Paul E. Johnson’s focused monograph, A Shopkeeper’s Millennium: Society and Revivals in Rochester, New York 1815-1837, tries to broadly outline some intensifiers of the Second Great Awakening in the United States—a religious revival movement that reached its apex during the 1820s and 1830s. Johnson uses Rochester as a case study to explore the success of Charles Finney’s 1831 revivals, not because it was representative of the United States but because it’s religious fervency was exceptional. Joh ...more
Dan Gorman
Jan 19, 2014 Dan Gorman rated it liked it
Johnson was part of the social history movement in the 1970s - historians thought they could use statistics, demography, and early computer technology to finally achieve truly objective history, and the profession focused on matters of politics, business, labor, population trends, etc. Johnson uses all kinds of statistical data to support his narrative of Rochester politics and religion, anti-Masonic scheming, and finally the revival of Charles Finney in Rochester. However, his data is very sele ...more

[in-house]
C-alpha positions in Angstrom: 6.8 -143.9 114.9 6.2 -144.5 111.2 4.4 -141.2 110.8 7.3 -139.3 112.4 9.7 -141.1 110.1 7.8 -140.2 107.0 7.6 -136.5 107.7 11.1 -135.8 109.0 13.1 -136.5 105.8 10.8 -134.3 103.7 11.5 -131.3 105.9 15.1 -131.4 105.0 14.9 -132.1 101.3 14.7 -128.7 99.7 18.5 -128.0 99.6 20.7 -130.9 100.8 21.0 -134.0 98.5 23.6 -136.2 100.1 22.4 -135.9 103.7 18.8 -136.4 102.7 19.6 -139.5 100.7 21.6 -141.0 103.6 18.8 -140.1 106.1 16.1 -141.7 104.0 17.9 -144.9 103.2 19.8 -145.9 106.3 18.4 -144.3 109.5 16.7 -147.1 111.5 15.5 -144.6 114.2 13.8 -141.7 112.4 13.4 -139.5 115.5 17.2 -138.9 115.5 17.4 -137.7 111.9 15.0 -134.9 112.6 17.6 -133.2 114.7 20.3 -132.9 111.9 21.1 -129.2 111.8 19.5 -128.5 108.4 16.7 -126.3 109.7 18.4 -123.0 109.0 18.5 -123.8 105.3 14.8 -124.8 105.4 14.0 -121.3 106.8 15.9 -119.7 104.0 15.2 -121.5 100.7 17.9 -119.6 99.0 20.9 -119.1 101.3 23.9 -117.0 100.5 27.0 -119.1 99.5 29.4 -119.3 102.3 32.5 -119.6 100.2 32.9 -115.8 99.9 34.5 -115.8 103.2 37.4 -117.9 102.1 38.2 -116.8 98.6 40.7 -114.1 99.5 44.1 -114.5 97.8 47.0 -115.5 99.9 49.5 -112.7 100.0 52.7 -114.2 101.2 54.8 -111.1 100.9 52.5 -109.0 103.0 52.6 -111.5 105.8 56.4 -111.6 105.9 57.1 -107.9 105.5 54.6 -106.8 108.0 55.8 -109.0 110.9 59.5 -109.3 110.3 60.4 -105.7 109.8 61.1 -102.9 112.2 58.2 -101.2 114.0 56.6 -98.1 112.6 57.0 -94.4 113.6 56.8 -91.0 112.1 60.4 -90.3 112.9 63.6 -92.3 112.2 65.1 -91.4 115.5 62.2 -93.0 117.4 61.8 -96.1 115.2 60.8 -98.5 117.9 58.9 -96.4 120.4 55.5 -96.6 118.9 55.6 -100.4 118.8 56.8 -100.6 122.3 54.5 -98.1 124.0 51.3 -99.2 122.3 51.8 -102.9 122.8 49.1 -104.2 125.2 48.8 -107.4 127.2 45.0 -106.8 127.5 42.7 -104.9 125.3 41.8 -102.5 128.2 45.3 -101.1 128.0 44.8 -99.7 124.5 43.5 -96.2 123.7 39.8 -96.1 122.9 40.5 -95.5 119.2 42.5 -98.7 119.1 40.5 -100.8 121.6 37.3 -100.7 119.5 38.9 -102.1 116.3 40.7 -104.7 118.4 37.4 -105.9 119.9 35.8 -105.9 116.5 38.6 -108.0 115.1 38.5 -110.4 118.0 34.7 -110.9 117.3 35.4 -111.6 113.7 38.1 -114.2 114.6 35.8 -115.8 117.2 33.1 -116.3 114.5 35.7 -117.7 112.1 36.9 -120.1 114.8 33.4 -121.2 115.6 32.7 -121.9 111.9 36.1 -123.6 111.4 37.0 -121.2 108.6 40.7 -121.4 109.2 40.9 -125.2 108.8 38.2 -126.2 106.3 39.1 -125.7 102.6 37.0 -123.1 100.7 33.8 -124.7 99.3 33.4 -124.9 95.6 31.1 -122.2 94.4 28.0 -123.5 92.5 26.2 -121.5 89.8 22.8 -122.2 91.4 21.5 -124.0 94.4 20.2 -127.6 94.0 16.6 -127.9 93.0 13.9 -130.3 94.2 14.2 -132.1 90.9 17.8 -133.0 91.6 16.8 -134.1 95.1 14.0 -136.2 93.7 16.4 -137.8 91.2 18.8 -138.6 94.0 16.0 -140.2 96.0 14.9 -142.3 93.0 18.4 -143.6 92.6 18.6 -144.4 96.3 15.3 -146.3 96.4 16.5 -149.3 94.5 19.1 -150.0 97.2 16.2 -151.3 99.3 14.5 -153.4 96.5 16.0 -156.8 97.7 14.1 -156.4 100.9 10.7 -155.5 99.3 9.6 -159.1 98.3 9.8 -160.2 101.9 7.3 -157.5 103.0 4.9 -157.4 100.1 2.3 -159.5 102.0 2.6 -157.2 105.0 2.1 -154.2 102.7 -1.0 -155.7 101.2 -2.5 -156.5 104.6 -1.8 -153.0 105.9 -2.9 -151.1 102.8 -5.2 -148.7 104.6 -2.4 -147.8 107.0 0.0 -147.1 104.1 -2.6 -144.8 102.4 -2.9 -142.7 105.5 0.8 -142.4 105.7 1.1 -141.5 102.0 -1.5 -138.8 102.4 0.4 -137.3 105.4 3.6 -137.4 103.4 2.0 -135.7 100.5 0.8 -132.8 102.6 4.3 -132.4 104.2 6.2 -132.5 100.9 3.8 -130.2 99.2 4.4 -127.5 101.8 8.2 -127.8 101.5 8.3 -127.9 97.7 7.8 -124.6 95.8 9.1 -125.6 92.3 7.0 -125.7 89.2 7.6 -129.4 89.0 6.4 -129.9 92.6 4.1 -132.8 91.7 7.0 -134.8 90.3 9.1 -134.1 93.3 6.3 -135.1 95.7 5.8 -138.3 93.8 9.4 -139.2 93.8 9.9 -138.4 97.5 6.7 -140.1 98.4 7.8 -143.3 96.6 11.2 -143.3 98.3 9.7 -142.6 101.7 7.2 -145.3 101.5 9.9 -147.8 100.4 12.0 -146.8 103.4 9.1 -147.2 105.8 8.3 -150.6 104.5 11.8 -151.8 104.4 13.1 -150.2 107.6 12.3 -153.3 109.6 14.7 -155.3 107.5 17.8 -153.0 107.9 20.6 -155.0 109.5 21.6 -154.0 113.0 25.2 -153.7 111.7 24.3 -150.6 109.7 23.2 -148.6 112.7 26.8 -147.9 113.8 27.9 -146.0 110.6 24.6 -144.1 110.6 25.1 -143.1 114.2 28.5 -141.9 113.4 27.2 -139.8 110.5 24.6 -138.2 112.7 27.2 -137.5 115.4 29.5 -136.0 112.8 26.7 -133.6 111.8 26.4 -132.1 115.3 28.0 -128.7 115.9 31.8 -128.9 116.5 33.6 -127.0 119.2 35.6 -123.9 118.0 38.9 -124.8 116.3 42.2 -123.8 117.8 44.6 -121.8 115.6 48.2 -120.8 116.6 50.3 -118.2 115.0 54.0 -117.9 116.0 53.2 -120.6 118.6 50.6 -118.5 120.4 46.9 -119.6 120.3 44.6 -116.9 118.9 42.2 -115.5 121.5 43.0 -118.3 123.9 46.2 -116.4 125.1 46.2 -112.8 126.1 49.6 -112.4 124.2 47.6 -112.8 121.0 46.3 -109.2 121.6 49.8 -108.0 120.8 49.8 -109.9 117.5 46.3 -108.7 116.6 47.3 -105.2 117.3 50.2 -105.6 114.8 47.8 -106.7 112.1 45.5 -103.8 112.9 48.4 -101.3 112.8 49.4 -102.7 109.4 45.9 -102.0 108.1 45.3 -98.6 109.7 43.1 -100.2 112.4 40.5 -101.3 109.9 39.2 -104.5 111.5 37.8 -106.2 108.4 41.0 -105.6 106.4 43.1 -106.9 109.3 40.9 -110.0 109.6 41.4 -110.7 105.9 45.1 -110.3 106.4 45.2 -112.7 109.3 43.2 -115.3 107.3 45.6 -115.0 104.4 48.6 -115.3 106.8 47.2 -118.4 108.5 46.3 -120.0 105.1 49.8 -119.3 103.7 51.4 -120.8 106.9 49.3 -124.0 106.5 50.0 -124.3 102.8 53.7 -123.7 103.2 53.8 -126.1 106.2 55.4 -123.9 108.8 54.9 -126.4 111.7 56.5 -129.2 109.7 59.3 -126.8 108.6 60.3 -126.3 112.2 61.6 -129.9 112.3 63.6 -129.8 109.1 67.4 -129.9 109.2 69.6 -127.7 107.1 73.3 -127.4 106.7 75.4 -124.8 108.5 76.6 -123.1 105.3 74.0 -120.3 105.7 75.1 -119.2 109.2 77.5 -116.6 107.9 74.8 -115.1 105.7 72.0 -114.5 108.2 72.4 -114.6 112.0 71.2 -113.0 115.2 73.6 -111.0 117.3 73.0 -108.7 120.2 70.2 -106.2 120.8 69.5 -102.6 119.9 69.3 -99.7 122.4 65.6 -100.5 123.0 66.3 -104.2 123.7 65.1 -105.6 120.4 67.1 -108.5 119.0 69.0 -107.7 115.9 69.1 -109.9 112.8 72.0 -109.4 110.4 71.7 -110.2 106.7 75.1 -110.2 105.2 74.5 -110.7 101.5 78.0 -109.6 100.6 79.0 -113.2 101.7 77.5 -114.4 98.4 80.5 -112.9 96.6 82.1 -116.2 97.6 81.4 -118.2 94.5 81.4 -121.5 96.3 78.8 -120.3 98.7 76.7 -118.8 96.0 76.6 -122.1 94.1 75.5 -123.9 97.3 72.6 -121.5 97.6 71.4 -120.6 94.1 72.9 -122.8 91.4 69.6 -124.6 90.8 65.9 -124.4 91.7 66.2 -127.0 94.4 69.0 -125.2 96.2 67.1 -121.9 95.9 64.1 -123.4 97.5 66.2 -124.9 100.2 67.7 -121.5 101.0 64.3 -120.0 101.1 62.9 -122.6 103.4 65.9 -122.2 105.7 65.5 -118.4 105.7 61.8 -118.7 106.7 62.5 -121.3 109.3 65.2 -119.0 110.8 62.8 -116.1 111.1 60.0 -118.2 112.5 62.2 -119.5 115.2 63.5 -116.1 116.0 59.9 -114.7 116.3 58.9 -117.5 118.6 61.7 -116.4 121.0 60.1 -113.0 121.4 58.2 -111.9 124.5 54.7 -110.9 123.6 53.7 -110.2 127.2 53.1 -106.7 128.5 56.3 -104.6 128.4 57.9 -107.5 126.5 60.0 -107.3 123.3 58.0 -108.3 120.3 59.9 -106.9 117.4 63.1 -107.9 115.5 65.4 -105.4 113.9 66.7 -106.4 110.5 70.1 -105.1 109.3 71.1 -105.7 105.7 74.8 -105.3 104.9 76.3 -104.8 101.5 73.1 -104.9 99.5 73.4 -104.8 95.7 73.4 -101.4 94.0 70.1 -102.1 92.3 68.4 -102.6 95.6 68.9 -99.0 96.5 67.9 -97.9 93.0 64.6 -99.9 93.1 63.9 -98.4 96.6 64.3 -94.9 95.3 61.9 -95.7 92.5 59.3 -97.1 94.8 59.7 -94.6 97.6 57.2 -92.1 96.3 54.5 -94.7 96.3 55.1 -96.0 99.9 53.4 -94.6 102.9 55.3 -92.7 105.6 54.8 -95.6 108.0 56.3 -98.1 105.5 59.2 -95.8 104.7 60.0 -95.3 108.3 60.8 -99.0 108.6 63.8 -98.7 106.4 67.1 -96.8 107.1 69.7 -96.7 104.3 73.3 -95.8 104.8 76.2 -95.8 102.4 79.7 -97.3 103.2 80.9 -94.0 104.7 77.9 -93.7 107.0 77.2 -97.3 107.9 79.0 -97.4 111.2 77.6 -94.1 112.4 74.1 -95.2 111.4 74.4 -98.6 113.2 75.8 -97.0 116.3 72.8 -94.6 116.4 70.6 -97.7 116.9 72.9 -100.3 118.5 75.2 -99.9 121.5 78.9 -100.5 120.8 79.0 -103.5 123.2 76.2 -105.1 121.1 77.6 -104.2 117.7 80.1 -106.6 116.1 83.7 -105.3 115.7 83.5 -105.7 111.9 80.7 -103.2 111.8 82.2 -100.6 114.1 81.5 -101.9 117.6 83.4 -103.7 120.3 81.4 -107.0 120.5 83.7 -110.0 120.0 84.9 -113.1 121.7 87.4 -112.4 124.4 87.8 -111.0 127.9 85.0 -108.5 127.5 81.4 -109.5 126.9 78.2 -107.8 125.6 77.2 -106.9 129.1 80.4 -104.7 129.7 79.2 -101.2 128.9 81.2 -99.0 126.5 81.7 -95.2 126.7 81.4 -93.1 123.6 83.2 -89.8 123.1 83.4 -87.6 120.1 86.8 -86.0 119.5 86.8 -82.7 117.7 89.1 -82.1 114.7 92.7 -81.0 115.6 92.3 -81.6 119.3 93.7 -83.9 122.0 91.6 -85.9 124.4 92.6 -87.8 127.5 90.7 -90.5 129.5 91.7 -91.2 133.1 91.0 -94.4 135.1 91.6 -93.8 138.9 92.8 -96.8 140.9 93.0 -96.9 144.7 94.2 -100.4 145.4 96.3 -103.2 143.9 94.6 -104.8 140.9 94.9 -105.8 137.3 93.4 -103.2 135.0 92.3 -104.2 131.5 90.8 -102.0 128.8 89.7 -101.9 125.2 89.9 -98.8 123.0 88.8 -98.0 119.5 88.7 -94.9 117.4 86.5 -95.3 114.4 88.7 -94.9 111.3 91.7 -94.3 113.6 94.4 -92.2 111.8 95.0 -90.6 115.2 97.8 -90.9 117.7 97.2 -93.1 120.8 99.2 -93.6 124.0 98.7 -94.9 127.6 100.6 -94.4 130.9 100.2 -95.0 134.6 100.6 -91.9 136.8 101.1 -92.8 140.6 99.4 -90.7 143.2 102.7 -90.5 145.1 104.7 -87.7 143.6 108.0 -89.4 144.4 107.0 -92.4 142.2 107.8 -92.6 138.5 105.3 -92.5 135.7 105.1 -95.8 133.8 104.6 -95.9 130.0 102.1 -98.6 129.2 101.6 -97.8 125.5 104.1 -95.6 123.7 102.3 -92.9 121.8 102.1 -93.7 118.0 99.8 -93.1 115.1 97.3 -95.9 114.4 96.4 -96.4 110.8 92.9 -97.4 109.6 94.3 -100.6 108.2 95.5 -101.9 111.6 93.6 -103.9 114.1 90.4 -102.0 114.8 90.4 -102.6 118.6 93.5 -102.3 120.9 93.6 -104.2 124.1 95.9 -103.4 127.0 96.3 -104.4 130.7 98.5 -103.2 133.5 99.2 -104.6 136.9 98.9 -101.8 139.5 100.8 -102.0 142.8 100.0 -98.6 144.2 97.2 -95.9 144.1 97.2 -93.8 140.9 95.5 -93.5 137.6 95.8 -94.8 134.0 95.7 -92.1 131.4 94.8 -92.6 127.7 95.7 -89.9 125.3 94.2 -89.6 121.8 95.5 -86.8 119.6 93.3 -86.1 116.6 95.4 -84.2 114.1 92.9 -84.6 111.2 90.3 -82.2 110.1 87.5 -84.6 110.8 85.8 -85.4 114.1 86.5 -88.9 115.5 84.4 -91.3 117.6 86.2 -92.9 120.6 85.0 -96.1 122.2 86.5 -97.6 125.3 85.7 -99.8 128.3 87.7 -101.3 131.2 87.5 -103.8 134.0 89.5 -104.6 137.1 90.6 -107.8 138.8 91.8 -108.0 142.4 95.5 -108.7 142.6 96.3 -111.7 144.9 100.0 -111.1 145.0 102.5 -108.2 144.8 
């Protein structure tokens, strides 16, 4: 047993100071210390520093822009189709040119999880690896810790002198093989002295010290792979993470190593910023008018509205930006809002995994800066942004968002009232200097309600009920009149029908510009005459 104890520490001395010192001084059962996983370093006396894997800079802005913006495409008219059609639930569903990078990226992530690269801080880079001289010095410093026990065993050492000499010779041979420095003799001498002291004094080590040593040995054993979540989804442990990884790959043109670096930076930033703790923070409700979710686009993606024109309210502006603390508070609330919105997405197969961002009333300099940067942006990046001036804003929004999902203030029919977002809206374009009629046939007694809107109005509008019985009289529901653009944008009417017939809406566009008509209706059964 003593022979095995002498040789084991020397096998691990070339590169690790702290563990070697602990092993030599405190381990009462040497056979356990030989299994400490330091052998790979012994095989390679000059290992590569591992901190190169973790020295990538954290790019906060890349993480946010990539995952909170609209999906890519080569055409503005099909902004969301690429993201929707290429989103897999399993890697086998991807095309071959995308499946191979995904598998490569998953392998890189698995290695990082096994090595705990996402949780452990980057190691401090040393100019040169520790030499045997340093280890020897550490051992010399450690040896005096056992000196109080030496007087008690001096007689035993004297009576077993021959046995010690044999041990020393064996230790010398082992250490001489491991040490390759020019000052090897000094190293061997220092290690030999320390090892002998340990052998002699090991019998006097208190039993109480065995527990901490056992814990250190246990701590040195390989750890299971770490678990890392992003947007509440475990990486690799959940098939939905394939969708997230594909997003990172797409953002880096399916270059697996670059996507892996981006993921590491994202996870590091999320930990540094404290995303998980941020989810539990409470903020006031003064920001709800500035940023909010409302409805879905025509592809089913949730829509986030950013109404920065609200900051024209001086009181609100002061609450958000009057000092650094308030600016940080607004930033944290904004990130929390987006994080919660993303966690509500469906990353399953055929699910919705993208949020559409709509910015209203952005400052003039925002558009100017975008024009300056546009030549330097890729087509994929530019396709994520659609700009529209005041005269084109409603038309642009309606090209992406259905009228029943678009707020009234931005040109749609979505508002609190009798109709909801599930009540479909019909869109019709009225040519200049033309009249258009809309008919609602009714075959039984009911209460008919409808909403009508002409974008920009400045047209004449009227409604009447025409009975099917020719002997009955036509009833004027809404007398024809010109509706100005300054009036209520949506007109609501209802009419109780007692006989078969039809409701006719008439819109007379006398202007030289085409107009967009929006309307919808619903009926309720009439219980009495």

Jul 25, 2011 Karen rated it really liked it
Interesting and useful case study of Rochester, NY on the link between changing social structures of the middle and working classes as influenced by the 2nd Great Awakening, temperance movement, and the rise of the market/capitalist system. Not the most gripping of narratives.
Ivy Au
Jan 30, 2016 Ivy Au rated it liked it
Johnson gives a detailed account about Rochester and its society and values, and why it had to change under the Second Great Awakening. Johnson is not straight forward in his account and constantly repeats themes in an overdone matter, while the audience is already well-acquainted with the given information. For example, "drinking" and variations on that terminology is used excessively in this account as well as the idea of a family-based society. I love how the book included maps; it really hel ...more